Land art and the culture of landscape 1967-1977 (supported by an AHRC Network Grant)
Joint PI: Joy Sleeman
Formed out of a dialogue between the research interests of Nicholas Alfrey (Department of Art History, University of Nottingham) and Joy Sleeman, during the period of AHRC funding (2006-2008) the network was based at the University of Nottingham, included representatives from Nottingham (Alfrey), Slade (Sleeman) and Tate (Andrew Wilson) on its steering committee, and held two of the network's six research meetings at the Slade Research Centre, Woburn Square. The network is driven by dialogue: not only between the two principal investigators, but also between generations of artists; those making work during the period under investigation, when new approaches to landscape art transformed its production, display, dissemination and discussion; and those working today whose work relates to the legacies of that period of transformation as well as to longer histories of landscape art.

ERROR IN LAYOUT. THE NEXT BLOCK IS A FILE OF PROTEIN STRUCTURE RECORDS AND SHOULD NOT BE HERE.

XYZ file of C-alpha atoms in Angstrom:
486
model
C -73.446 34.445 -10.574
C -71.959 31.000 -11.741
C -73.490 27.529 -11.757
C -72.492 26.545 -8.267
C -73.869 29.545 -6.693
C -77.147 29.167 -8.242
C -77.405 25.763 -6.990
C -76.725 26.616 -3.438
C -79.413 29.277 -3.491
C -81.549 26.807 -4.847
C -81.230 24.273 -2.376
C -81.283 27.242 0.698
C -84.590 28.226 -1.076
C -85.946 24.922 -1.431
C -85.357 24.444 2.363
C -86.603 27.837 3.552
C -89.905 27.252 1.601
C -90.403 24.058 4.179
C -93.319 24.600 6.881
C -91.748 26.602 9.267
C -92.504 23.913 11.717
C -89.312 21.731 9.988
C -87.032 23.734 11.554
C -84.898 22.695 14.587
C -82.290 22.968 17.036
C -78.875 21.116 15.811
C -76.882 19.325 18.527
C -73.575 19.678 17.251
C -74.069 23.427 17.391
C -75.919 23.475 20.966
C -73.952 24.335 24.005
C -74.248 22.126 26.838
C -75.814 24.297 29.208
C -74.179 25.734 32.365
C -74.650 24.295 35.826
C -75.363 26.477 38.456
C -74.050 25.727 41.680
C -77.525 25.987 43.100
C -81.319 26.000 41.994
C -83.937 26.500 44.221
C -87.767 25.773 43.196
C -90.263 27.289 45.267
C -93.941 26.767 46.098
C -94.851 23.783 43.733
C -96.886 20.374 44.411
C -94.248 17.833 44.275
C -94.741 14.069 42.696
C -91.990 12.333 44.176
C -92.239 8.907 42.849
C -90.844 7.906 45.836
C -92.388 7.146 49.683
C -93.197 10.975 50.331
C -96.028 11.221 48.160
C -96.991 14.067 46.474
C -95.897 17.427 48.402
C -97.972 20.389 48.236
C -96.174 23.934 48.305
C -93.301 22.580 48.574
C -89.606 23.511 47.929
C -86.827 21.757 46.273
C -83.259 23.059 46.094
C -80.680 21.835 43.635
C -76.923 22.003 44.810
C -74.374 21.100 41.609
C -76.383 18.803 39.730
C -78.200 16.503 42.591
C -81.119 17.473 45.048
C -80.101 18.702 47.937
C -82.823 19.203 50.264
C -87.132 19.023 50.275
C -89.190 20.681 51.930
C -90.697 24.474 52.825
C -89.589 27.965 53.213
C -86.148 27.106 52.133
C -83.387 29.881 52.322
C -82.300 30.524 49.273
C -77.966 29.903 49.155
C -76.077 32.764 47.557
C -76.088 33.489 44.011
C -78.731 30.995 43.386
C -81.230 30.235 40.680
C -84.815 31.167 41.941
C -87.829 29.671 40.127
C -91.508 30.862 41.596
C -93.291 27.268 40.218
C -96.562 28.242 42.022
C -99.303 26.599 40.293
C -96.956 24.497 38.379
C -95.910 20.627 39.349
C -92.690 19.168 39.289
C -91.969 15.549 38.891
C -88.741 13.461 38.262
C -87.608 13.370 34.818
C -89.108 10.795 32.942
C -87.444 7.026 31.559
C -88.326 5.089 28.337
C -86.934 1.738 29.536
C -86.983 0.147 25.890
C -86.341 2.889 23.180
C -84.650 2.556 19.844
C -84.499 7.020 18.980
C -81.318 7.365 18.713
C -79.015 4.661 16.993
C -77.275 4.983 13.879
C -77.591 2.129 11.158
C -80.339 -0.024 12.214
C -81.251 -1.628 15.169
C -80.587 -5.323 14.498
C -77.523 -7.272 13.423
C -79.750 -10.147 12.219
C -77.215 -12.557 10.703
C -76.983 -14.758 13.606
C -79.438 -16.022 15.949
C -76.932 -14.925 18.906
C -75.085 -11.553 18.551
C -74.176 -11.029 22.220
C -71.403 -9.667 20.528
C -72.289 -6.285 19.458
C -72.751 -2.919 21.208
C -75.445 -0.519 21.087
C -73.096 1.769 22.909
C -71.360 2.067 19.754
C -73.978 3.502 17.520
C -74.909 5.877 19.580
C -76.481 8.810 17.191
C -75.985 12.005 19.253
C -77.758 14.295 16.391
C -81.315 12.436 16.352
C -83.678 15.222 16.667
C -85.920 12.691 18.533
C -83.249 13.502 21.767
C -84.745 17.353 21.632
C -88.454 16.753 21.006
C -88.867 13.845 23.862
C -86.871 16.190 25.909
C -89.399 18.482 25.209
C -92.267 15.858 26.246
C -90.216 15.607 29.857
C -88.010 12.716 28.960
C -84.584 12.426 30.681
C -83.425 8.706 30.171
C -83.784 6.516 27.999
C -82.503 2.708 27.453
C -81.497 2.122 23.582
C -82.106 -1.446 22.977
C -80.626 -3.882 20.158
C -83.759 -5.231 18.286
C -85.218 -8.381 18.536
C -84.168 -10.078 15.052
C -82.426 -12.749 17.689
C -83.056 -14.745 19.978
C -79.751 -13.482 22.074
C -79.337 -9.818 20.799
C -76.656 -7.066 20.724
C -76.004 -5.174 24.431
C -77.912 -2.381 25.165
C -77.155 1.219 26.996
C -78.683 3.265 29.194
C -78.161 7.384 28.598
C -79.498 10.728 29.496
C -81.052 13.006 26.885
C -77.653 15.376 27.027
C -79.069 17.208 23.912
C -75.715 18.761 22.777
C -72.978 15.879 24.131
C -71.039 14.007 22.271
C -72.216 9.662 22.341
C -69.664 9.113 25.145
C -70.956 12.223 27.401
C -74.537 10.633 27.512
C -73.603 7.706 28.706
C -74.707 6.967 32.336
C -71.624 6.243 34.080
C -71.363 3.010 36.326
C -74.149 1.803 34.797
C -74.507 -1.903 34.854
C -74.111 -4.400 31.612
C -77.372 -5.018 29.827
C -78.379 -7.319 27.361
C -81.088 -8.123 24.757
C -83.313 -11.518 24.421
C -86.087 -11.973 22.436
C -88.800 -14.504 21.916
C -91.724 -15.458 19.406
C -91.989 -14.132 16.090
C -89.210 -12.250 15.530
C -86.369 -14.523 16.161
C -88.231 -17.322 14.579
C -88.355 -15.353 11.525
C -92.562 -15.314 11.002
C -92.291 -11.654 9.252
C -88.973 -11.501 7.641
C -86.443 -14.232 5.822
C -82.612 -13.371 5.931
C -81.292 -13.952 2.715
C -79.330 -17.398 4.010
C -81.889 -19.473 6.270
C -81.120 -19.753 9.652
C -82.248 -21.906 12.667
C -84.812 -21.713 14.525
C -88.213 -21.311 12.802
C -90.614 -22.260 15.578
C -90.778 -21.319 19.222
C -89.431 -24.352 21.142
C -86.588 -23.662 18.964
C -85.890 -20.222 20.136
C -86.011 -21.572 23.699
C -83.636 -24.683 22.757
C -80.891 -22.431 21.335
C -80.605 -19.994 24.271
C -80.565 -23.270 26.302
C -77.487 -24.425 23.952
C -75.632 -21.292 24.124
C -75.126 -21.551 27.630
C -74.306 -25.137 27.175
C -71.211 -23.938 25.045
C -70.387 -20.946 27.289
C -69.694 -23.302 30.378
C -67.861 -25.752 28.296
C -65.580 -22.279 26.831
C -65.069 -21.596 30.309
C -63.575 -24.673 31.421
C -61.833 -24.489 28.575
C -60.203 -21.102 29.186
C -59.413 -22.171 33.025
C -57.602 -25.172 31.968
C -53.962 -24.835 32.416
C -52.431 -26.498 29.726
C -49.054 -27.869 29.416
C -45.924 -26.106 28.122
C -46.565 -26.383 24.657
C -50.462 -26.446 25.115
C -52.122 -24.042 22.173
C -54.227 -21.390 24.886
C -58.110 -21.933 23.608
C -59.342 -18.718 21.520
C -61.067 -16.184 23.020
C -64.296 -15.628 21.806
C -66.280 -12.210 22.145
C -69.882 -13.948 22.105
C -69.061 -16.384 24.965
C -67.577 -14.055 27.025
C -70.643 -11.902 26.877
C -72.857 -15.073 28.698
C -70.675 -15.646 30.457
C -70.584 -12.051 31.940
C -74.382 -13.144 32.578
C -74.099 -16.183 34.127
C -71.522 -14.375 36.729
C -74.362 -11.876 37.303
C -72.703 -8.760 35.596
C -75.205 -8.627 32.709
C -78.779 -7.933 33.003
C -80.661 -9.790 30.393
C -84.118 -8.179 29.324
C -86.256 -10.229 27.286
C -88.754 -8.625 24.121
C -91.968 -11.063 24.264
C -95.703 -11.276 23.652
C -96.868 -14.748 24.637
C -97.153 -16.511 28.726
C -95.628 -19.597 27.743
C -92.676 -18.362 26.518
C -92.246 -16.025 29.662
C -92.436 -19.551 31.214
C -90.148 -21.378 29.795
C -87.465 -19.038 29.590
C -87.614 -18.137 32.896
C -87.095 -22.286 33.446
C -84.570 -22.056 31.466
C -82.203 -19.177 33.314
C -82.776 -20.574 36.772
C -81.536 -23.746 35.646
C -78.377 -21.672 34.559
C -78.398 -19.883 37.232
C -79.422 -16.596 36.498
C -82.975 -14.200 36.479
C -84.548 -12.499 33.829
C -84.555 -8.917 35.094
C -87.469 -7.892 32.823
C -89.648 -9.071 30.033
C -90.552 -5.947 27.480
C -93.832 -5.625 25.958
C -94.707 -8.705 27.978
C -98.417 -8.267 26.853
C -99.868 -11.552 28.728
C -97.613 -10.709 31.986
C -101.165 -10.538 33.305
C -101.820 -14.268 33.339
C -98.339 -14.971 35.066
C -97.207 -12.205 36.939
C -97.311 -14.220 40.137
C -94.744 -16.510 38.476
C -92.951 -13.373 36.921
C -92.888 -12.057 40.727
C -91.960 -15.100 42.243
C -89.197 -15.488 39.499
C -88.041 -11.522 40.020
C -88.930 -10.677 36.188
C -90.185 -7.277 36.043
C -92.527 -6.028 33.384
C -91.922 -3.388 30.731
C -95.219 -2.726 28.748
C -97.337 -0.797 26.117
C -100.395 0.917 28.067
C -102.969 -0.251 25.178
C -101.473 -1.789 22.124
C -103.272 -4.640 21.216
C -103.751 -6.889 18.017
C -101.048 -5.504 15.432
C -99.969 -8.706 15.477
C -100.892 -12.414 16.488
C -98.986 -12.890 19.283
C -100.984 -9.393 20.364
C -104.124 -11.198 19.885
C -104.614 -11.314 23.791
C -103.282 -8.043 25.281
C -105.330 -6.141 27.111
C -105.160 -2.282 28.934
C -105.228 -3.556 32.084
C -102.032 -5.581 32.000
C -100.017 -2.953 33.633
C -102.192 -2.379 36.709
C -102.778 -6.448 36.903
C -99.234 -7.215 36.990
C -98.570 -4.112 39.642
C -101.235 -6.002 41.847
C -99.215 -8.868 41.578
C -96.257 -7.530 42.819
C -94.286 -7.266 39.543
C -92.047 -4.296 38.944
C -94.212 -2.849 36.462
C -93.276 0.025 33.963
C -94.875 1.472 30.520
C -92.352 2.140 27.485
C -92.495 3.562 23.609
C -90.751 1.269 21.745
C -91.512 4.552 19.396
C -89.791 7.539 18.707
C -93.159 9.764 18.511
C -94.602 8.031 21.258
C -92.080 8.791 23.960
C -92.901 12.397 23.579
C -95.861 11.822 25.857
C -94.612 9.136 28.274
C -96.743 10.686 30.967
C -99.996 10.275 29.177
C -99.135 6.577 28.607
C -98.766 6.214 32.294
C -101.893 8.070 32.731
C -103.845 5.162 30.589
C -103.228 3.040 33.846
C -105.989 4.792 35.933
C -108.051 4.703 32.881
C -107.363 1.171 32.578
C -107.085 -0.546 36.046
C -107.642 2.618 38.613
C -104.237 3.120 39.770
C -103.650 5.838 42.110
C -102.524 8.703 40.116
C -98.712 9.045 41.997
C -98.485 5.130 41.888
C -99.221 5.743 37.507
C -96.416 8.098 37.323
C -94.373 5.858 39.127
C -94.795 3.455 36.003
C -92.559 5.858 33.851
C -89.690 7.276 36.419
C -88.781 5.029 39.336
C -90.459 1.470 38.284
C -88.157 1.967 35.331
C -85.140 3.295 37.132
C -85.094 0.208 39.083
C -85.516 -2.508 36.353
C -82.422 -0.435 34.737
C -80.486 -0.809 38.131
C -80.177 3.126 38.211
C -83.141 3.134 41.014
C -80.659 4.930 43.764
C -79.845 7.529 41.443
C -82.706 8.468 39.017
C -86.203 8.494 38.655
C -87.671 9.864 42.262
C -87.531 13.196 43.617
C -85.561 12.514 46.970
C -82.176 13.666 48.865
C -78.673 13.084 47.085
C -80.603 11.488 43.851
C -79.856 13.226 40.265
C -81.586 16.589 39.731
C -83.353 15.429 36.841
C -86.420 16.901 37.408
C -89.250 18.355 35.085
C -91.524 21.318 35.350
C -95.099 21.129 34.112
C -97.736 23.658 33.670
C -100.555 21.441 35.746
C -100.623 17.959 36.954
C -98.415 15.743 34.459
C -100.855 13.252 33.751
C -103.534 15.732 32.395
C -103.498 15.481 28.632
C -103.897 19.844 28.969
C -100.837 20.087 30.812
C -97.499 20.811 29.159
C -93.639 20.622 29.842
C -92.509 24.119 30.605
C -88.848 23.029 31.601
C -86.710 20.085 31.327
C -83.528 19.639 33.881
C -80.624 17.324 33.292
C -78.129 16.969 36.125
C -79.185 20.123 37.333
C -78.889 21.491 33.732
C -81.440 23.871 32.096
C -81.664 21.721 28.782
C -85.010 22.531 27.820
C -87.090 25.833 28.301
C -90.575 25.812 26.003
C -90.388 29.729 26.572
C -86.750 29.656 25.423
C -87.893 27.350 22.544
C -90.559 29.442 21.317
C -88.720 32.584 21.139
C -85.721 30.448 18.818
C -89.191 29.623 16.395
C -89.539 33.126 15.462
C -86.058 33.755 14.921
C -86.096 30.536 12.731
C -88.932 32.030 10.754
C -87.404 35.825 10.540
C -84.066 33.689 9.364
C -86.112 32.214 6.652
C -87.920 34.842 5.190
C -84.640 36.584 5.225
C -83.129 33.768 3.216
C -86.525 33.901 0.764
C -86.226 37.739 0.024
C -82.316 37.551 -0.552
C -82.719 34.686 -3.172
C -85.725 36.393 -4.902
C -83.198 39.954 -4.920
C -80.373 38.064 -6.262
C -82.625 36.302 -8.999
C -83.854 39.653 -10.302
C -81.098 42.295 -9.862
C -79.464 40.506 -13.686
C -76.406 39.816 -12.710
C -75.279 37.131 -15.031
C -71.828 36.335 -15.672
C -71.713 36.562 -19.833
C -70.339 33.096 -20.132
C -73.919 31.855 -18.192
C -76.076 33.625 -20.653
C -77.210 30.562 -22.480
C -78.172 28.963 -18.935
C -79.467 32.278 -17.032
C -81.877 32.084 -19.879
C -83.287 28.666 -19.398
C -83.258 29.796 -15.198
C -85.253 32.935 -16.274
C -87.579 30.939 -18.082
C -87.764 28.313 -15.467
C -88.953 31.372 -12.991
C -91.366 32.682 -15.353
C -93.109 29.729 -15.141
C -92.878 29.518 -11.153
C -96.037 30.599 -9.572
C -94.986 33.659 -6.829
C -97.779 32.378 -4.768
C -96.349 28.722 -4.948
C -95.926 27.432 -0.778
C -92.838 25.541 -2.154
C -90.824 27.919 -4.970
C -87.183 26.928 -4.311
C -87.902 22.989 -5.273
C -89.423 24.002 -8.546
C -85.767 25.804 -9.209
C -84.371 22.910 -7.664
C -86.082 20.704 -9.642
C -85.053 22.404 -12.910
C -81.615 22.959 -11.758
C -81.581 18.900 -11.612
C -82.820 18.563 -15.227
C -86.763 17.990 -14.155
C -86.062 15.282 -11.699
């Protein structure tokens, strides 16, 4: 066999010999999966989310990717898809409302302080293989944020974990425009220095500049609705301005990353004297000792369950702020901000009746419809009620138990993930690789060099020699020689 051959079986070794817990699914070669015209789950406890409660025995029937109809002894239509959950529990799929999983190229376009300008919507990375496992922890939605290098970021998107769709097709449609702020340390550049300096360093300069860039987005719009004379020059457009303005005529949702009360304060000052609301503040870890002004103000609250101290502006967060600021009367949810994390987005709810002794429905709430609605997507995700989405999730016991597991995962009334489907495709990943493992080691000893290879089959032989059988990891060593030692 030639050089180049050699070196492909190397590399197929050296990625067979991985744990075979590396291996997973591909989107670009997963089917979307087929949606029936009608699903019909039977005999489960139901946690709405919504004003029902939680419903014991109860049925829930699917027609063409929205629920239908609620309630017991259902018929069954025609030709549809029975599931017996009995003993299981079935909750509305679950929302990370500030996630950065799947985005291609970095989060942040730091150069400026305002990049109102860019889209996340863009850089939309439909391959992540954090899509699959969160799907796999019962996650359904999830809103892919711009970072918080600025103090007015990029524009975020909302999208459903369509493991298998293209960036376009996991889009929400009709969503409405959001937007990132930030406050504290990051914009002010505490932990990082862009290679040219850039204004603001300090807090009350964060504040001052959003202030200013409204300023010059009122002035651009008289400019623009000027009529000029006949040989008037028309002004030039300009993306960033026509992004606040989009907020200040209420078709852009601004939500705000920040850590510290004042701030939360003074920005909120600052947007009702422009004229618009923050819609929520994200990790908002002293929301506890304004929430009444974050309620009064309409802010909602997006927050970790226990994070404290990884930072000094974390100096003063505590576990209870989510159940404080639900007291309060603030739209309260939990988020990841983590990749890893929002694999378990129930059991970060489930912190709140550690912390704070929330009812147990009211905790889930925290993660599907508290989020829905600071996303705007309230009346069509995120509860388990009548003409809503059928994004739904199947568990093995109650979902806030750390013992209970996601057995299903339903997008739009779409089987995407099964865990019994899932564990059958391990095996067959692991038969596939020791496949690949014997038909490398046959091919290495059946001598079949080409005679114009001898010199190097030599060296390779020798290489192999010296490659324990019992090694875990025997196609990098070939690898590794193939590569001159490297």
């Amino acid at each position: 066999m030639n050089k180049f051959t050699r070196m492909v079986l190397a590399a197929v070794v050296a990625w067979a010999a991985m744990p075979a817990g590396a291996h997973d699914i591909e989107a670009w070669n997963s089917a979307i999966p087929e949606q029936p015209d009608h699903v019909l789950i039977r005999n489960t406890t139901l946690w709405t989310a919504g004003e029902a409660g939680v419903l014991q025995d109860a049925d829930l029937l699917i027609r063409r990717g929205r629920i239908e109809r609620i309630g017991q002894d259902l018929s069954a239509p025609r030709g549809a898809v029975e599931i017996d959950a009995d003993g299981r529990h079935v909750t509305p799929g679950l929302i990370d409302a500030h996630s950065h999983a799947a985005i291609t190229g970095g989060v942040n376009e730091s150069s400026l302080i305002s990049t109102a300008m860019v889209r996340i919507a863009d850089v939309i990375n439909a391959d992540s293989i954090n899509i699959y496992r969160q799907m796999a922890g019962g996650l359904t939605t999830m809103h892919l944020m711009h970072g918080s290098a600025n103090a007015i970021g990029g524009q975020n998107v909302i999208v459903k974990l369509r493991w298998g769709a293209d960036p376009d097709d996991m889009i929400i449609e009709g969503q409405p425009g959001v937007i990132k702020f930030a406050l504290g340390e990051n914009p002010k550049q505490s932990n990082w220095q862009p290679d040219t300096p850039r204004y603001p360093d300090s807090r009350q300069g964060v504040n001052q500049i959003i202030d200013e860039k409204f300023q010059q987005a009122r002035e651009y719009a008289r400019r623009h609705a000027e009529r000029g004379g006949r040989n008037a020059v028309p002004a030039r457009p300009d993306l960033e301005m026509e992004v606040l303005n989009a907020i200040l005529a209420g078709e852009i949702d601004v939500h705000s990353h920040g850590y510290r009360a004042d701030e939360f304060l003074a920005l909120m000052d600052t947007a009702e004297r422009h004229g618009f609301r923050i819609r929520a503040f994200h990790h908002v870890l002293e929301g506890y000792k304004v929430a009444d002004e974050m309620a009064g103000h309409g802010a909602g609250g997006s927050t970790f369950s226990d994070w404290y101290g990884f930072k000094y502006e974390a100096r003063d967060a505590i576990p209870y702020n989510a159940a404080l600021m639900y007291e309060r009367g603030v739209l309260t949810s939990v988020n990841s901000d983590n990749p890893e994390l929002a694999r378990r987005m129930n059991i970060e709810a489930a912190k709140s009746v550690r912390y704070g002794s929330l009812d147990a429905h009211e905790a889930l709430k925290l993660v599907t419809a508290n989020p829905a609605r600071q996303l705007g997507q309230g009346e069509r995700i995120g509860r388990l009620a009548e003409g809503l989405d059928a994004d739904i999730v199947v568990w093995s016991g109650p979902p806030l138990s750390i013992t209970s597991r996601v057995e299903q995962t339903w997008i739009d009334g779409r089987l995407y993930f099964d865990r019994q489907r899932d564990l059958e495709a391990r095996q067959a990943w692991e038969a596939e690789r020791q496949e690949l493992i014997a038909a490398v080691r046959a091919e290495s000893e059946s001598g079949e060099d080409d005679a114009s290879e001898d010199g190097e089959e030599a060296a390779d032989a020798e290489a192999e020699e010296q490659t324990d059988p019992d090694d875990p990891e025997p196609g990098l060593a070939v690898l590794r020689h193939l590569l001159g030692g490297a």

In addition to the network meetings Nicholas Alfrey and Joy Sleeman have jointly authored and presented a number of papers and publications and curated an exhibition, Earth-Moon-Earth at the Djanogly Gallery, University of Nottingham (20 June - 9 August 2009) and related satellite events in London during June and July 2009. In June 2010 Alfrey and Sleeman and other members of the network contributed to 'Art and Environment' the third and final conference of the Landscape and Environment Programme held at Tate Britain.
Network meetings 2007-2008